My initial impression of the subways was that they are quite dirty and although I wouldn’t eat my dinner off the floor of the London Underground I can’t help feeling that it was somehow brighter or less depressing in the ‘tube’. Plus there is more advertising on the London Underground which I feel actually improves the aesthetics or at the very least gives you something to look at whilst waiting for the train.
Unlike the London Underground where the subway lines can be quite deep underground in many places the subway is directly beneath the street in most parts of the city (thanks to the cut and cover method employed).
In Manhattan the system is North-South biased as most lines run along the Avenues – navigating East to West is more restricted although it can be achieved in Midtown or at 14th Street. For this reason there is less redundancy in the system – if service on a line is disrupted it can be difficult to find an alternative route to your destination without leaving the system and walking to another line/Avenue.
Also on the East side of the island (in particular the Upper East Side) the system has only one line, the Lexington Avenue line (albeit a second line, the Second Avenue T line has been in the pipeline for many years).
In London, the topology of the network offers multiple redundancy options as many of the stations in Central London offer multiple interchanges to other lines and any service disruptions can in many cases be circumnavigated.
The New York Subway is a 24/7 service whereas the London Underground operates a 20hr service from roughly 5am to 1am (+/- 1hr) – although this varies by line and station.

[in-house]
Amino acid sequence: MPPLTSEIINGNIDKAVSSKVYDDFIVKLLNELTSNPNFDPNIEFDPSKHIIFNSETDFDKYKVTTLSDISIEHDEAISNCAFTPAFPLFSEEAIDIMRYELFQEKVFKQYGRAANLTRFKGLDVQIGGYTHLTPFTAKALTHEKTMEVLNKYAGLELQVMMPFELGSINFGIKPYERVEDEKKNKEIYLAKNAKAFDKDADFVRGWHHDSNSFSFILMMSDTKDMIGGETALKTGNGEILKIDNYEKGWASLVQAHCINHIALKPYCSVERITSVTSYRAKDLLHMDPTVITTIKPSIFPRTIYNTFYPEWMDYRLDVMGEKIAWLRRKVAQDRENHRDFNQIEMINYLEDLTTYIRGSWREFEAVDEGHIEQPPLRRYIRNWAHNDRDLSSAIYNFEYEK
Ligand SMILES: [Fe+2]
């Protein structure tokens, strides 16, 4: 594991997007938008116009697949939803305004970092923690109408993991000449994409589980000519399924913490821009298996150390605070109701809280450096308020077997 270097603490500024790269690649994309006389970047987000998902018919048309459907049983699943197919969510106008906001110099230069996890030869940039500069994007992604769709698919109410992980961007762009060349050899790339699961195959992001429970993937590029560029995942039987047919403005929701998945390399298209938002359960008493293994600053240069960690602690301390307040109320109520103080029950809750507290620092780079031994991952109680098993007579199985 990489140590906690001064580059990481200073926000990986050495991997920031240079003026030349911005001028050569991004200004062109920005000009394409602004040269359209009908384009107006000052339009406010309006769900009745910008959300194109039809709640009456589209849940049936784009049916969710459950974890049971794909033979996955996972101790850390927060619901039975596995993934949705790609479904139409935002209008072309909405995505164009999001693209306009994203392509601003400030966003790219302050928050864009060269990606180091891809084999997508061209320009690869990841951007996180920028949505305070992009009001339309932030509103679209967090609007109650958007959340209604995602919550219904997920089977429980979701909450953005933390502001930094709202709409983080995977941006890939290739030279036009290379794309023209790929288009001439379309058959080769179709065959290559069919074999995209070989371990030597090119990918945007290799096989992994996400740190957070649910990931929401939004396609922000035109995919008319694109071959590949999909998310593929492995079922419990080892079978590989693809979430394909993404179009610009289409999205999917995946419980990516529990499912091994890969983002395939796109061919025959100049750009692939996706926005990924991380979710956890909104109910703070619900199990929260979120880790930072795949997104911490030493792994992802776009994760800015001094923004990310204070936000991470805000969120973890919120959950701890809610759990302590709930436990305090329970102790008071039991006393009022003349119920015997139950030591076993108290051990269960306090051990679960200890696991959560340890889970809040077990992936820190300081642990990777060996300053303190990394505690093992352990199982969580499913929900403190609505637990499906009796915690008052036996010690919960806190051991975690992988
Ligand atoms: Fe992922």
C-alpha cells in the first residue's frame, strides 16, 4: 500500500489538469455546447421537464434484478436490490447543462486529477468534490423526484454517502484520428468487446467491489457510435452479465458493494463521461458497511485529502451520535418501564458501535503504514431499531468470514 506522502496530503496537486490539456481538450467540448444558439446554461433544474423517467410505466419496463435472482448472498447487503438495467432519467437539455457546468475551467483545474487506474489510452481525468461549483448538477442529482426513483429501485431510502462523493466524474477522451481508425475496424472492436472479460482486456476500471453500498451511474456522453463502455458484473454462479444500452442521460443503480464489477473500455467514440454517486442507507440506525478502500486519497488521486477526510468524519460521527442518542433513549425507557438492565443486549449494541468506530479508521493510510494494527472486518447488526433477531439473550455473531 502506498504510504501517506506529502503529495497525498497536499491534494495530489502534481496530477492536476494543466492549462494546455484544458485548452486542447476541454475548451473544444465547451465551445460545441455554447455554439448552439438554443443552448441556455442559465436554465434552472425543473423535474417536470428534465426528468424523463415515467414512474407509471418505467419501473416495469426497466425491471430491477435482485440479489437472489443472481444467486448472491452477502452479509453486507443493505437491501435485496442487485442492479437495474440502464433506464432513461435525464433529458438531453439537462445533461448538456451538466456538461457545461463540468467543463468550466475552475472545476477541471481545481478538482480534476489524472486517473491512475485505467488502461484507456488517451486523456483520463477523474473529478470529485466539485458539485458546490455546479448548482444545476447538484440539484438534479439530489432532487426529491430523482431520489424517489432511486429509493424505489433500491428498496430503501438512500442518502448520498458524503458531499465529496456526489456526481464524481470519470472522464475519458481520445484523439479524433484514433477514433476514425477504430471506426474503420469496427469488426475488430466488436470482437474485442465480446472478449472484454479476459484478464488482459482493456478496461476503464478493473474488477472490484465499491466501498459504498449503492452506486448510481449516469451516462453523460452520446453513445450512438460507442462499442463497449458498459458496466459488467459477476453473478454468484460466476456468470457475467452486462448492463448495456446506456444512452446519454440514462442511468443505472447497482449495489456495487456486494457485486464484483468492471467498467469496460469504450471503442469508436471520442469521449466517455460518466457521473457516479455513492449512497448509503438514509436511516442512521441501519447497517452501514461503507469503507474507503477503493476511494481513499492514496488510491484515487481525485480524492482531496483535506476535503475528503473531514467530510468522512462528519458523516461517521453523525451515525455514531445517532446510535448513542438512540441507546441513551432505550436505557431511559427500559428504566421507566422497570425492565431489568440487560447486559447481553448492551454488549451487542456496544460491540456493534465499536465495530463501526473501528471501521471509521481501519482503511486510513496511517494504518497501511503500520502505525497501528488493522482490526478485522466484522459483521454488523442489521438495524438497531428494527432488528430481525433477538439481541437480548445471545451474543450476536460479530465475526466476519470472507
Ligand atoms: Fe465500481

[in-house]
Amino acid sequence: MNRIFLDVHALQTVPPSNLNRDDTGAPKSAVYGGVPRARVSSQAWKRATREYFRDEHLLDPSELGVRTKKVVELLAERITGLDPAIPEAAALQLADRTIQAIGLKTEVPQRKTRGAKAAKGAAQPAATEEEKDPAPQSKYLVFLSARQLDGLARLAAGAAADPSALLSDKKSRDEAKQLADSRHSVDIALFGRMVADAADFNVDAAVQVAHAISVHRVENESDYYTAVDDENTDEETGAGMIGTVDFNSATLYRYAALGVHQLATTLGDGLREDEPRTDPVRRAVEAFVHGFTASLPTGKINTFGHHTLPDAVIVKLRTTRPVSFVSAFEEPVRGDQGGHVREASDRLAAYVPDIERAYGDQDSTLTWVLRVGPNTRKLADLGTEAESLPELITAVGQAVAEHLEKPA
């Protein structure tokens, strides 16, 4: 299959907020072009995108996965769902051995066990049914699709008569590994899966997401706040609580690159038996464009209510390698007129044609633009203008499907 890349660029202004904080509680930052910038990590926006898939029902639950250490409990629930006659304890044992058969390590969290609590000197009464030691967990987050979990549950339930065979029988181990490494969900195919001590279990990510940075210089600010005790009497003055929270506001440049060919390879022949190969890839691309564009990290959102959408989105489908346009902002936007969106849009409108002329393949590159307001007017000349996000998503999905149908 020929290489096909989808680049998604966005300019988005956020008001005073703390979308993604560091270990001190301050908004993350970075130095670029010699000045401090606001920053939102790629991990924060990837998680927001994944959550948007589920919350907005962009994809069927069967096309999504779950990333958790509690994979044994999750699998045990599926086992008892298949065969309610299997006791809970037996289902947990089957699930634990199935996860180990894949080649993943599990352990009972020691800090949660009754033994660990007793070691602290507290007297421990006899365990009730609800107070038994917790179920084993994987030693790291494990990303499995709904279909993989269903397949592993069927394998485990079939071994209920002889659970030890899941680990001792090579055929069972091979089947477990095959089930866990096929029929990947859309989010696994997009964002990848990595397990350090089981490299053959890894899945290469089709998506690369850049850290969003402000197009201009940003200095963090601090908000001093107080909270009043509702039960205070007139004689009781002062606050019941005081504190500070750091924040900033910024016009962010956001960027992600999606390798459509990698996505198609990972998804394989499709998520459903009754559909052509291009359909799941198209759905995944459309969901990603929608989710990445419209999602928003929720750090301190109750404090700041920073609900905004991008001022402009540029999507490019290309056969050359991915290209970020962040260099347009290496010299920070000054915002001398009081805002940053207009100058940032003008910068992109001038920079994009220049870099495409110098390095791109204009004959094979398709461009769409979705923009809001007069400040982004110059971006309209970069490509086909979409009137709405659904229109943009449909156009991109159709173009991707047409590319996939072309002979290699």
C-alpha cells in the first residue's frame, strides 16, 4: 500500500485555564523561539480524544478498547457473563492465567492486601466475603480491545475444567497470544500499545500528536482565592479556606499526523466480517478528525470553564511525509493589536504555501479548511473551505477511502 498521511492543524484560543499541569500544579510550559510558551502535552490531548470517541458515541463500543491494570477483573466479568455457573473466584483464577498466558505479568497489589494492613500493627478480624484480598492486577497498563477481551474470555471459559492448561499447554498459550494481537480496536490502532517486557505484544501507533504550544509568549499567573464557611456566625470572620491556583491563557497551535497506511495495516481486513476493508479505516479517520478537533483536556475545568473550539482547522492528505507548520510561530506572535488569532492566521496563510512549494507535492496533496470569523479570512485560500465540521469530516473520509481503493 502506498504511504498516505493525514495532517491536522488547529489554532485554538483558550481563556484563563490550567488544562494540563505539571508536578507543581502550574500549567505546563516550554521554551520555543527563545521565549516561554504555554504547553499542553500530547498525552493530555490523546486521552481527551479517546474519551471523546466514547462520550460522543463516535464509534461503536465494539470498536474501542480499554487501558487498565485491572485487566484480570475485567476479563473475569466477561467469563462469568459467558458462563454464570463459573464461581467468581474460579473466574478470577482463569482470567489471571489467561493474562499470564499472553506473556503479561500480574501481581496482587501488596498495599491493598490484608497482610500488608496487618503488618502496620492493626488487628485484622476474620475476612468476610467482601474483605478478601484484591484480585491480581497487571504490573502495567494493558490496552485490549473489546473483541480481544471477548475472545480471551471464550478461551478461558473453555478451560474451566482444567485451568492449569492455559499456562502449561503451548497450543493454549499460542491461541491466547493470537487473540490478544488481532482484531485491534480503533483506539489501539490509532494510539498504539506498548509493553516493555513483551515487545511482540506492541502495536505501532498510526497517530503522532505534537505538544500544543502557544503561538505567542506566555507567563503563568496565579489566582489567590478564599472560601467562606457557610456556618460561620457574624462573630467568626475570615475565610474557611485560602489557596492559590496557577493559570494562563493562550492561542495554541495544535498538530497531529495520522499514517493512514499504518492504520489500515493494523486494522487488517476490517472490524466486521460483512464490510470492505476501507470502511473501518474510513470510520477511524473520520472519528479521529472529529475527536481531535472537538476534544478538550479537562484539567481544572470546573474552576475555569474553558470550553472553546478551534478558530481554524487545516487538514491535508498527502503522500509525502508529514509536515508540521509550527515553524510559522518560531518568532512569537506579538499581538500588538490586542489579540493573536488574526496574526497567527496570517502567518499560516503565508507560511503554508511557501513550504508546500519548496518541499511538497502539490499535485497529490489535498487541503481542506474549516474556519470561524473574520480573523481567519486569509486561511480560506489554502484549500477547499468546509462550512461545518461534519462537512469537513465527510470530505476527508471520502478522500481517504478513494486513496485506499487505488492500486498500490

Direct Airport Service
London offers direct services to LHR whereas in New York there is no direct service to JFK (you must transfer to the Air Train which is an additional cost).
All trains on the New York subway are air conditioned. London introduced air conditioning on subsurface Lines (Metropolitan, Circle, Hammersmith & City, and District) in 2010 but much of the network remains without air conditioning. On other lines in the London system there are technical problems with dispersing heat due to space restrictions.
The trains on the London Underground are more visually appealing or iconic in my opinion but are smaller and have less capacity than their New York counterparts. Although they are of a similar width to the A-Divison (number) trains, they are shorter in terms of height and the curved shape gives them less capacity. New York B-Division rolling stock is significantly wider.
MTA 6 – 5 TfL. It was a close match but New York has a slight lead. In summary New York is cheaper, cooler, operates 24/7, is closer to the street and offers more space and express services whereas London is more visually appealing, attractive and clean, has invested more in technology, offers more redundancy and has direct service to the airport.